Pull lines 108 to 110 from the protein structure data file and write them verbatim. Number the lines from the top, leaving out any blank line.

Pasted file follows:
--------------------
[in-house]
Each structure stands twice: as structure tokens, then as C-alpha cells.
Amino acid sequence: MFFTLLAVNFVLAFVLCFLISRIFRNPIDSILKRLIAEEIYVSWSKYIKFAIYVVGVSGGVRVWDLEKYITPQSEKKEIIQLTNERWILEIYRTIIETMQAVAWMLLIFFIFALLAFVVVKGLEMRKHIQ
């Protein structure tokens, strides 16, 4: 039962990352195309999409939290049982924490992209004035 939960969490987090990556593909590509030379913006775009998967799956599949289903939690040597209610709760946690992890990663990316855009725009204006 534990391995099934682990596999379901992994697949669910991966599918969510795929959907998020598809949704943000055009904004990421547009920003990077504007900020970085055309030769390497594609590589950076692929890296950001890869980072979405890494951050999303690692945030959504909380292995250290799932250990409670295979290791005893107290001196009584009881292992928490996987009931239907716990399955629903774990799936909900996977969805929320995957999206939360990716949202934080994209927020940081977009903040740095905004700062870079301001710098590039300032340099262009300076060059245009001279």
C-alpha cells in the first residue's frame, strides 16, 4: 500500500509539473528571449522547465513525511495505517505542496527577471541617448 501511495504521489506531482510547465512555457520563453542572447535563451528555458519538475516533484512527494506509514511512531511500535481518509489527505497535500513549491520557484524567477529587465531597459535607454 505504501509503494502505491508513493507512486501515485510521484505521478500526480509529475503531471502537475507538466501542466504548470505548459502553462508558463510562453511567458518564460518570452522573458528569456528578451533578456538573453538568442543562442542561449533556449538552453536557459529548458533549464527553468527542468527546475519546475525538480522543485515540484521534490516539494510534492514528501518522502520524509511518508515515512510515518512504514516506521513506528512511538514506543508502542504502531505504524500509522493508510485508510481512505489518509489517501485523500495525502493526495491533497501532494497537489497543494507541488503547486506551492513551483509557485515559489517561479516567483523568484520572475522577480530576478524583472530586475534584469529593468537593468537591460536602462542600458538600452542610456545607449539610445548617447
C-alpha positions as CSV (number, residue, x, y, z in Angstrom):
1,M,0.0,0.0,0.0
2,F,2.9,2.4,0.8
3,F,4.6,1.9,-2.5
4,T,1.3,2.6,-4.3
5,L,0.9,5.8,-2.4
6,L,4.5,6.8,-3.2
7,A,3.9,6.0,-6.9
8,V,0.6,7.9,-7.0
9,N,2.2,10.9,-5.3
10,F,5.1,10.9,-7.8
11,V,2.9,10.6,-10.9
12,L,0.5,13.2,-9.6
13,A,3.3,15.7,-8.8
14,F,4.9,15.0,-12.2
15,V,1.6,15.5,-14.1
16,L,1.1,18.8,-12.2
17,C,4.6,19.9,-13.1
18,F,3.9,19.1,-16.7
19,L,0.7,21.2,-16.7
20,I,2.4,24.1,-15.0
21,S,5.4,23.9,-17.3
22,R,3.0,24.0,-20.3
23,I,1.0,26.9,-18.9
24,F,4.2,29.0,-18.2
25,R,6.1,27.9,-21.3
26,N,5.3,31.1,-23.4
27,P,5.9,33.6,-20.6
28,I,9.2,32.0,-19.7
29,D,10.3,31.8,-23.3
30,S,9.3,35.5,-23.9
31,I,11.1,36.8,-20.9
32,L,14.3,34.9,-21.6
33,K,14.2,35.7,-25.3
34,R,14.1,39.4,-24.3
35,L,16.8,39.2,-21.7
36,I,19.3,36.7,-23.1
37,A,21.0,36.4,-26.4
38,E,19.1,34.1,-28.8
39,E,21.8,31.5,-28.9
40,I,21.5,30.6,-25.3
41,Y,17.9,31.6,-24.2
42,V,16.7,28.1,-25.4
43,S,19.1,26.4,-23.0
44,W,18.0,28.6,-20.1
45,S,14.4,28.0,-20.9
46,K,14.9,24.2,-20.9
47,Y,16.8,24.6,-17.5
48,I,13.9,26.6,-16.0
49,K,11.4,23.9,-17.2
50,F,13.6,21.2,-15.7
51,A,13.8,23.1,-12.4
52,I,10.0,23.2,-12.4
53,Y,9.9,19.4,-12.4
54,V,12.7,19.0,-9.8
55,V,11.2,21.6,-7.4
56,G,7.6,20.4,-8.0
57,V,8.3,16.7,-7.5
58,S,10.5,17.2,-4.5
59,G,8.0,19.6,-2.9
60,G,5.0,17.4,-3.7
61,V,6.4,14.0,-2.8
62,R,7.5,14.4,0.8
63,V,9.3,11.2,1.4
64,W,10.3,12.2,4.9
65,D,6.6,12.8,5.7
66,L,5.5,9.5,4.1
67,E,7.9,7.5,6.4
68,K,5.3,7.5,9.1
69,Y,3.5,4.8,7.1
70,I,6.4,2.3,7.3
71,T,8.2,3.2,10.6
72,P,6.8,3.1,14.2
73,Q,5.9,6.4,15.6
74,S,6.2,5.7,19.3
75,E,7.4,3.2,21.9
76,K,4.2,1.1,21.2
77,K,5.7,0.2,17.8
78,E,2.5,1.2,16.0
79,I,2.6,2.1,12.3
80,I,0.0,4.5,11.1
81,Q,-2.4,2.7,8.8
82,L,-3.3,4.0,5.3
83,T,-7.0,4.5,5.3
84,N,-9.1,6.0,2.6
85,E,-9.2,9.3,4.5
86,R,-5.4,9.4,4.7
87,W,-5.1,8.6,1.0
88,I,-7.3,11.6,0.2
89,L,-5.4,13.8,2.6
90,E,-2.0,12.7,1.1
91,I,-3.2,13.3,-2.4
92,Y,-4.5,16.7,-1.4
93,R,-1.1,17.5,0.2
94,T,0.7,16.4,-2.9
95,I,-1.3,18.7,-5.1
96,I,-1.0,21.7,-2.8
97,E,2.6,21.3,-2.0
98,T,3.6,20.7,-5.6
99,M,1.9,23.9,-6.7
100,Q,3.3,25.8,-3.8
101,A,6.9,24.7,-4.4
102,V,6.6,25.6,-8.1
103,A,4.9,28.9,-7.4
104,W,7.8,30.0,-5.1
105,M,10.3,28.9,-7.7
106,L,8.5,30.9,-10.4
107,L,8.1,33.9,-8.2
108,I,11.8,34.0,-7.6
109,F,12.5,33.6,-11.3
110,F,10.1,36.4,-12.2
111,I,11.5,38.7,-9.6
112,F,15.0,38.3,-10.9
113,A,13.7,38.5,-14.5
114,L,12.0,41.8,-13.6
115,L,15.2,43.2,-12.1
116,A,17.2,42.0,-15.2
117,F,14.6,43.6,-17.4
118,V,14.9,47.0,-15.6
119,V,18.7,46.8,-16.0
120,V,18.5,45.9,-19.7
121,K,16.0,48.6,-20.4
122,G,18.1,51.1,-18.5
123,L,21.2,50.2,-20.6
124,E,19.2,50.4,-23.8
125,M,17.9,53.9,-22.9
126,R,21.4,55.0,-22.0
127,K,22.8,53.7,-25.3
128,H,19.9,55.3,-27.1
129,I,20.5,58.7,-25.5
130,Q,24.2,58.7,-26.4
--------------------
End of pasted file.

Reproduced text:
102,V,6.6,25.6,-8.1
103,A,4.9,28.9,-7.4
104,W,7.8,30.0,-5.1